Marketing plan sets new goals for bringing tourists to city|[5/28/06]
Published 12:00 am Tuesday, May 30, 2006
The management company signed to a two-year operations contract with the Vicksburg Convention & Visitors Bureau nearly three months ago has developed a plan that focuses on growing the number of visitors, intensifying sales efforts and increasing “branding” of Vicksburg.
“It’s time to start tooting our own horn,” said Larry Gawronski, vice president of Compass and manager of all Compass Vicksburg activities.
“We want to do what other cities are doing, which is taking something we’re known for and hammer it,” he said.
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On Monday, the board of the tourism agency unanimously approved the business and marketing plan prepared by Compass Facility Management, the company that also runs the Vicksburg Convention Center and Vicksburg Auditorium. The plan was a stipulation the board set when it signed the long-term contract March 8.
Using certain tag lines, such as “Vicksburg…See It! Play It! Love It!,” “Vicksburg…Easy to Get to and Hard to Leave” and “Vicksburg…Simply Grand,” on Web sites, billboards, commercials and other advertising campaigns is one way Compass and the VCVB board of directors hope to bring people to the city.
“If we can get them here, they can sell them,” said Compass Director of Business Operations Norman Ford of local businesses.
The plan, which grew by two pages to 22 after revisions, centers on sales for the VCVB.
“Our results will be how many people, was there an increase or decrease. Our guidelines will be results on sales – what matters to the vendors,” Ford said.
Gawronski said the plan, a starting point for the tourism agency, combines elements used by the Vicksburg Convention Center with elements from the VCVB’s previous plan. He said past marketing and sales efforts concentrated on tourism alone and said this plan is more “cohesive.”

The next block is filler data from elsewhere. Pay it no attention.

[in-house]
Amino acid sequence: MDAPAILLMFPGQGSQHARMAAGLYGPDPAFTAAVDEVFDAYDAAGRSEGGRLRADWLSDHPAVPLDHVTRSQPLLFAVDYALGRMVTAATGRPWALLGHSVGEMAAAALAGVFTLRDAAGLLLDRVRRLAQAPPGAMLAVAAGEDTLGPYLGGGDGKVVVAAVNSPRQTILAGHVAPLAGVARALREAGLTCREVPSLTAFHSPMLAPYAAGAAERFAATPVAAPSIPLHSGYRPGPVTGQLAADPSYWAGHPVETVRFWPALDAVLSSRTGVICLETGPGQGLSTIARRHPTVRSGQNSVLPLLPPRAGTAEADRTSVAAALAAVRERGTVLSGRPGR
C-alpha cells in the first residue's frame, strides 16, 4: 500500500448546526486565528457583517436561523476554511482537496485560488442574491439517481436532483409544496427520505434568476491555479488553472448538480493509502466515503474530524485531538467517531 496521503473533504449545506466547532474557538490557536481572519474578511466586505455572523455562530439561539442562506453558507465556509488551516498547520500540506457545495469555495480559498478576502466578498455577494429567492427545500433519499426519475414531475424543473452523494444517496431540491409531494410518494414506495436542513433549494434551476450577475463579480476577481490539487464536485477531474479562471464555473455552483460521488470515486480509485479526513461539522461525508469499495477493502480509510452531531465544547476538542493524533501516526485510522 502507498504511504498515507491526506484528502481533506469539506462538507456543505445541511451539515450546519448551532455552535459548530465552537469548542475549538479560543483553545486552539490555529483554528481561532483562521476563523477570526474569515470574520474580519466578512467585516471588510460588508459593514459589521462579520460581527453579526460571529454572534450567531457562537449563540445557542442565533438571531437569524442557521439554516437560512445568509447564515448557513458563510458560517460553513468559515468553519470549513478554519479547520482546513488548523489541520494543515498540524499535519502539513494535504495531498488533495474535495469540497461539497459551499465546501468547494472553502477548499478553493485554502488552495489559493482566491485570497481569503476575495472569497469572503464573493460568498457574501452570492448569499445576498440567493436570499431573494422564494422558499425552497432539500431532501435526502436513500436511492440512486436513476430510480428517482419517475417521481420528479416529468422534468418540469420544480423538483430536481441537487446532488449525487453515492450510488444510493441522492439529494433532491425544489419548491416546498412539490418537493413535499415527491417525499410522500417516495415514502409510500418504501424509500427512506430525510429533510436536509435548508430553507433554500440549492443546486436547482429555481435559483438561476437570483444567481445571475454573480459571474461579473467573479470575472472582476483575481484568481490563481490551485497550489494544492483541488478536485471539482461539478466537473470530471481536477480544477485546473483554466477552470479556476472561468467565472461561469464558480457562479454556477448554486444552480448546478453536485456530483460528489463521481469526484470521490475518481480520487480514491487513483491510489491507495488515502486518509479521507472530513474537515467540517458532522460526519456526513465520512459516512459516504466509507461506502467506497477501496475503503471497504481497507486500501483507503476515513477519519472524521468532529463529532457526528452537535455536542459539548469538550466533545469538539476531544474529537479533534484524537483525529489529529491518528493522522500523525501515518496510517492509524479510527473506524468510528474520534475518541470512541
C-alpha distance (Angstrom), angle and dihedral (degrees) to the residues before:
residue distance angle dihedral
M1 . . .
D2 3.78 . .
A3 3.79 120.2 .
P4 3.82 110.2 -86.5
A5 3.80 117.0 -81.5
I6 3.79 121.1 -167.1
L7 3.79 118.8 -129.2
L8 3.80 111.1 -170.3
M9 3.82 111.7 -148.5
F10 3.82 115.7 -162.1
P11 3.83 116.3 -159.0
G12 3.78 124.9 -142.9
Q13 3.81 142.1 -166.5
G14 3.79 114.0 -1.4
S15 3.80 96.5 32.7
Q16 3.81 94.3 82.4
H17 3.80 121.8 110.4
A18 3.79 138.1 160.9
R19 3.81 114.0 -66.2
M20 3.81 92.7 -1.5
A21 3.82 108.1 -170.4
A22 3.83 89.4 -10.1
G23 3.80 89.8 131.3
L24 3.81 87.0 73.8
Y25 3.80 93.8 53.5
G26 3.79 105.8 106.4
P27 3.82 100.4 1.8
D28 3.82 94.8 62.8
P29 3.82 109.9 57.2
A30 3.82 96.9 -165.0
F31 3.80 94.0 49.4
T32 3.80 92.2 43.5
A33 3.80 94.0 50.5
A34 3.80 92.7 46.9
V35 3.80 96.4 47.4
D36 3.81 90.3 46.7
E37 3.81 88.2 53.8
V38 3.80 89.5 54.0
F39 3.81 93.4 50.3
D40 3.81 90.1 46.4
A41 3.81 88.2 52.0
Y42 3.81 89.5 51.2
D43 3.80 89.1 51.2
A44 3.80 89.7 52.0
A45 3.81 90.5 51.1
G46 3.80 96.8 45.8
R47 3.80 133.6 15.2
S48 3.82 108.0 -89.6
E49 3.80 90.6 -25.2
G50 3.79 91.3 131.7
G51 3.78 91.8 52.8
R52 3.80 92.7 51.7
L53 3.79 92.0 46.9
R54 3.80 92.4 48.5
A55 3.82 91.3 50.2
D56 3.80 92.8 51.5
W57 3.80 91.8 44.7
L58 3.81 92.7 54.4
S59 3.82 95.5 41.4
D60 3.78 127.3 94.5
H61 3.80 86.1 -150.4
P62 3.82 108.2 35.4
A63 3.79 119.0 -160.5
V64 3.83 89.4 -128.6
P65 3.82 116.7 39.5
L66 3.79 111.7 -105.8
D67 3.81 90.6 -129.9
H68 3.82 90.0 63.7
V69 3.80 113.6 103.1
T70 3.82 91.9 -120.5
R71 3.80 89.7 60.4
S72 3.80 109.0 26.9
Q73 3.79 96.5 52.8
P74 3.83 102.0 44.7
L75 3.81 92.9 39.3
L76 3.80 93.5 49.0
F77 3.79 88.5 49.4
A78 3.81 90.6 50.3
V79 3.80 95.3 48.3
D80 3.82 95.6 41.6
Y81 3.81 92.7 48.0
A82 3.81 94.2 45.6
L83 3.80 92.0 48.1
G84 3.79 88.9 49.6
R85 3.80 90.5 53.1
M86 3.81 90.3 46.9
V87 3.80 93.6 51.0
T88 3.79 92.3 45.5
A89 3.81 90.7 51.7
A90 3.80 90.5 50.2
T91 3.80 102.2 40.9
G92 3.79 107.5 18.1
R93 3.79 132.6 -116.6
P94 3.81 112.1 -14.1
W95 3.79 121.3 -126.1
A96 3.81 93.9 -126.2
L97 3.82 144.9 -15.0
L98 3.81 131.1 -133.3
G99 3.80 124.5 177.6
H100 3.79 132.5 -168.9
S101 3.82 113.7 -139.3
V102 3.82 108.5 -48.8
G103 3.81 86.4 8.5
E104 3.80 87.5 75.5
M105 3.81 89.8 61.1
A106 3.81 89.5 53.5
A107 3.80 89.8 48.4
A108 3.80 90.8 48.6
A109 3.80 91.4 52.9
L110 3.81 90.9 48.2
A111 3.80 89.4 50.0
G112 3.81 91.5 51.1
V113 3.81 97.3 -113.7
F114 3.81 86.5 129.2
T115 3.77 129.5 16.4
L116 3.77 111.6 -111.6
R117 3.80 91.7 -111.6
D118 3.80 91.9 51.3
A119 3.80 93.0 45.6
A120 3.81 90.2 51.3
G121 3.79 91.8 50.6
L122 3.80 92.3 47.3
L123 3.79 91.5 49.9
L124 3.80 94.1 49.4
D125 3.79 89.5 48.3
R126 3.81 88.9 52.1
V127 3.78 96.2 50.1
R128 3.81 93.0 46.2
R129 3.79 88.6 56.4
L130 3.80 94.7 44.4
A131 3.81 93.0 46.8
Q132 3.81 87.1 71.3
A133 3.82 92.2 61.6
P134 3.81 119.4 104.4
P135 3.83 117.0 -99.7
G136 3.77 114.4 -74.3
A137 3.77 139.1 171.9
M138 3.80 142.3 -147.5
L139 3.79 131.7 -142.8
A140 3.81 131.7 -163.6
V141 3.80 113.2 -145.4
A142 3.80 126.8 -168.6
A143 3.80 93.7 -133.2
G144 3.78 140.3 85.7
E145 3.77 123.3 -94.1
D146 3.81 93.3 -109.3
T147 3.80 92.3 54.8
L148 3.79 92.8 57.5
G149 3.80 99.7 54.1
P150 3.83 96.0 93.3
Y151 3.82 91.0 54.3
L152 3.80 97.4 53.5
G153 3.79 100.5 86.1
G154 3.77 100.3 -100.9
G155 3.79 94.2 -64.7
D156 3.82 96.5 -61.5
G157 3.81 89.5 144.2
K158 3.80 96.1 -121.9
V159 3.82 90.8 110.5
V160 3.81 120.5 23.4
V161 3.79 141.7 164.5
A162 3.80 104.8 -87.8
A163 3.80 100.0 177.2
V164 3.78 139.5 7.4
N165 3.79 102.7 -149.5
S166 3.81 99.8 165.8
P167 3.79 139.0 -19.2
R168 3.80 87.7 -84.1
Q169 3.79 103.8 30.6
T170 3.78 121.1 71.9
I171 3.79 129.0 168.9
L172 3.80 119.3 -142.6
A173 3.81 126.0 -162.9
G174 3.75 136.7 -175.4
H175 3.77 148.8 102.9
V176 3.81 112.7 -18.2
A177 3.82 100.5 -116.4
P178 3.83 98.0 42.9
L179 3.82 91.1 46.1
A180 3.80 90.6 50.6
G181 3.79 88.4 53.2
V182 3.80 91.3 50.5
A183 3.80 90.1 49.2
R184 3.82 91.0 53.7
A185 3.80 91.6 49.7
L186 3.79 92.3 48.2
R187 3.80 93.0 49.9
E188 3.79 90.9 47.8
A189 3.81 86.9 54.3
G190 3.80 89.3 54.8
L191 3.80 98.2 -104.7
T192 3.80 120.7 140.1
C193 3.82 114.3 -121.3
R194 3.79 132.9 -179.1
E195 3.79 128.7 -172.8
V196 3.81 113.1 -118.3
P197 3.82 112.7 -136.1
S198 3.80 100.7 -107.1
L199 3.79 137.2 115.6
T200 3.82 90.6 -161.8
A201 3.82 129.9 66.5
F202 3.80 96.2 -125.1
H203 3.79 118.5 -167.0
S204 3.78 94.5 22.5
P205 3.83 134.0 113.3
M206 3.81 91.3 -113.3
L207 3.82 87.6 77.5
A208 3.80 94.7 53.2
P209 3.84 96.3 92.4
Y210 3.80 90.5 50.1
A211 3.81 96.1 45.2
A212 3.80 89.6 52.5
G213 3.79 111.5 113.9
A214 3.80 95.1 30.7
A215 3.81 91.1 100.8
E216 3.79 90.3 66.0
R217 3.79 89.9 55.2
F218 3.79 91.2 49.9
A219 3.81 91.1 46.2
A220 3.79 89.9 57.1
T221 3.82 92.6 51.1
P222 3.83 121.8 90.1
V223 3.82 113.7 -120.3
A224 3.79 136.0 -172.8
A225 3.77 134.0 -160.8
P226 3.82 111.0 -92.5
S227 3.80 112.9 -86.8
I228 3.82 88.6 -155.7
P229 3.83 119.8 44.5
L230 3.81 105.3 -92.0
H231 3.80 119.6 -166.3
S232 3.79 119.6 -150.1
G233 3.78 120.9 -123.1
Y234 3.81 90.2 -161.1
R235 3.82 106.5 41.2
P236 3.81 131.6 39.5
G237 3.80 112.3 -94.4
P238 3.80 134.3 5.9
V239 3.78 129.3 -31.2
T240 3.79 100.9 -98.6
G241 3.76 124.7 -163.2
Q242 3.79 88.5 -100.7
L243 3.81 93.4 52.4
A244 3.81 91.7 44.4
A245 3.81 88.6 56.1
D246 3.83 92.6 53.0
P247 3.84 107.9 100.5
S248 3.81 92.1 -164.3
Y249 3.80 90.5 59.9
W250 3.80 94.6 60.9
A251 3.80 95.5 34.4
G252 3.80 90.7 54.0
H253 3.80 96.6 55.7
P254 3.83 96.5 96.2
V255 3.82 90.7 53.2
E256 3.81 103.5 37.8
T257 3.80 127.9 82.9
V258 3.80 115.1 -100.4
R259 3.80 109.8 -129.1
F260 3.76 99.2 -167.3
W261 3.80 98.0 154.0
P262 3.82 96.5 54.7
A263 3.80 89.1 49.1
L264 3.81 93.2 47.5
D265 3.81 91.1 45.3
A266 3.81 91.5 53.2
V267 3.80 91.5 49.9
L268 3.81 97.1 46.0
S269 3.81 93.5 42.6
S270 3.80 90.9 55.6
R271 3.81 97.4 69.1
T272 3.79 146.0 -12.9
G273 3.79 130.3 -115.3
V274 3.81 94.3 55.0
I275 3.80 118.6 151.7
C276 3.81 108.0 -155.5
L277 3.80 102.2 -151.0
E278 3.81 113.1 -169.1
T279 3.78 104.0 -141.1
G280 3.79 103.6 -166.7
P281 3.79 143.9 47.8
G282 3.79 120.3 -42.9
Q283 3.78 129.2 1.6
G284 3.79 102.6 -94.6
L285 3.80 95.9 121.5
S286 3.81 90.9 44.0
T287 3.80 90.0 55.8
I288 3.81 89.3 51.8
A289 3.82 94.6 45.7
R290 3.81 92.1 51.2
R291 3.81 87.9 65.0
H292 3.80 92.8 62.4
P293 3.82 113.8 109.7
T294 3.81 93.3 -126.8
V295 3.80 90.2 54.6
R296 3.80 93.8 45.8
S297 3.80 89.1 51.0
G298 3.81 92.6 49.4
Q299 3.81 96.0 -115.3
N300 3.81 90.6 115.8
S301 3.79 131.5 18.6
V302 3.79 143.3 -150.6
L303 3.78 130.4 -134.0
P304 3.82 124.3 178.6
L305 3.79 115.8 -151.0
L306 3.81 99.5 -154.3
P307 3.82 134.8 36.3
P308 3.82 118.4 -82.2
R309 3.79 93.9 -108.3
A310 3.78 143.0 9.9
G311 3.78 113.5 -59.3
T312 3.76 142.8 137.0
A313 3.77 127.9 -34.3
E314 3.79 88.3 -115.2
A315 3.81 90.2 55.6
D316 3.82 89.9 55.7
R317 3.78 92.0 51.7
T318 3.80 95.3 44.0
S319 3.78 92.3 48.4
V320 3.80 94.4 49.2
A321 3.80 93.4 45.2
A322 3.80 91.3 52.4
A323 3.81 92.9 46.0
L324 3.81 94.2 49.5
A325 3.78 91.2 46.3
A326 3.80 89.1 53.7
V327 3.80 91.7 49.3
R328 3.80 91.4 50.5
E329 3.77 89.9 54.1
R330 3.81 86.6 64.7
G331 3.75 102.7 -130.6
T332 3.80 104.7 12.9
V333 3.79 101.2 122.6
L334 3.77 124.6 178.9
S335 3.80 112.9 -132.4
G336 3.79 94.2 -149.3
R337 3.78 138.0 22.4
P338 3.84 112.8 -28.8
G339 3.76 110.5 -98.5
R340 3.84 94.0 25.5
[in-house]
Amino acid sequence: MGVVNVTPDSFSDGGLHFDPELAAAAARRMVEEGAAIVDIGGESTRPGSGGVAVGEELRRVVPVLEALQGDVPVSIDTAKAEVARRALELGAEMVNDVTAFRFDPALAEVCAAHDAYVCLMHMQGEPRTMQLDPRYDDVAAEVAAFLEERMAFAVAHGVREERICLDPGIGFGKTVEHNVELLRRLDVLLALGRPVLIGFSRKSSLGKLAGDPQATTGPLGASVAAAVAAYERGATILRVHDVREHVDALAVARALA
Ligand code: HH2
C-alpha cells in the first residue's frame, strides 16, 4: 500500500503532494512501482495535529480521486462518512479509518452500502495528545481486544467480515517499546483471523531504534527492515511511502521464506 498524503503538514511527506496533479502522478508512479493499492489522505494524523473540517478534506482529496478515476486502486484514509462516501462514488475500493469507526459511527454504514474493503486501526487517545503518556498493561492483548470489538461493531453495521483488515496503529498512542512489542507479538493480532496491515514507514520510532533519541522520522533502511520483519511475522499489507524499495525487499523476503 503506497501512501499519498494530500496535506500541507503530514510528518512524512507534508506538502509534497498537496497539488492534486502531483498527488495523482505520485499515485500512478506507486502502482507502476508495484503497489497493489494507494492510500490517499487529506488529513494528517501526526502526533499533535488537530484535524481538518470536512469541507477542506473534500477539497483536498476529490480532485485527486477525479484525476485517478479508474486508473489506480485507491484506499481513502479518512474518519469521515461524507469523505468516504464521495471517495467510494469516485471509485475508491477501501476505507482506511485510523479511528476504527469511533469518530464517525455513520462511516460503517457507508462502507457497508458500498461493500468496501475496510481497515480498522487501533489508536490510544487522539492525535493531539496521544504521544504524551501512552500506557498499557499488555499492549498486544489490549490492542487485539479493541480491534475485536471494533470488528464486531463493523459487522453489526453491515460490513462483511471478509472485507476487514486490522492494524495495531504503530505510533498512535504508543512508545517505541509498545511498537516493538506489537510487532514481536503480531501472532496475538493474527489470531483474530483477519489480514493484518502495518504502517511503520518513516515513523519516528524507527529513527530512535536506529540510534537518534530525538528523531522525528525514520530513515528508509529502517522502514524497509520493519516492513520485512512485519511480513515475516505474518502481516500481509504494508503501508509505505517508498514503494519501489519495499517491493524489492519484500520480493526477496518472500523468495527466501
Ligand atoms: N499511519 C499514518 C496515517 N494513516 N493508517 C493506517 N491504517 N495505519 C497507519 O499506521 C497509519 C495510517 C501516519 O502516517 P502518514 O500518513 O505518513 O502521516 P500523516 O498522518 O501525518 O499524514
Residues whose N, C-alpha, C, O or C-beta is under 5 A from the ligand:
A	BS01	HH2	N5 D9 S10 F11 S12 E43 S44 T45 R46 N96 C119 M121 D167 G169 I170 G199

“This is the closest we’ve had in a long time,” he said. “It reflects the VCVB – the big picture, selling Vicksburg as a destination.”
The plan comes on the heels of months of debate that culminated in two narrow, contentious votes, people resigning from both staff and board positions and local merchants pleading for support from the VCVB. While Compass first tossed in its name to lead the VCVB in 2003 when then-executive director Lenore Barkley announced her retirement, it wasn’t considered by the board until a suggestion in 2005 by Mayor Laurence Leyens caused a split that fueled several months of debate. The search for an executive director came after the April 2005 death of Emy Bullard Wilkinson, who replaced Barkley. Clara Ross Stamps, a veteran VCVB employee, was named interim executive director while a search-selection committee looked for a permanent director.
With Compass wanting to take over, parliamentary chaos broke out, and, citing pressure from Leyens, board chairman Curt Follmer resigned. Tim Darden, former general manager of the Holiday Inn Express and president of the local Hotel & Lodging Association, accepted the appointment by the city to take over as chairman.
On Dec. 15, Compass was contracted to run the VCVB, ending a seven-month search for an executive director, an OK that came from a 6-4 vote from the board.
In late December, Compass began preparing a management plan for the VCVB under a 45-day contract. A month later, a narrow majority of the board decided on a two-year contract, which was signed in early March.
Gawronski believes tourism entities now can move forward together.
“The board was so split, but after healthy conversation, they were able to support it unanimously. I think that speaks volumes,” he said.
With the focus of the agency being steered toward sales, Compass’ role is to take all administrative burdens from the VCVB. The firm now oversees the bureau’s general management, personnel, budgeting, sales and marketing, public relations, convention and visitor services, operating services, special event coordinating and merchandising.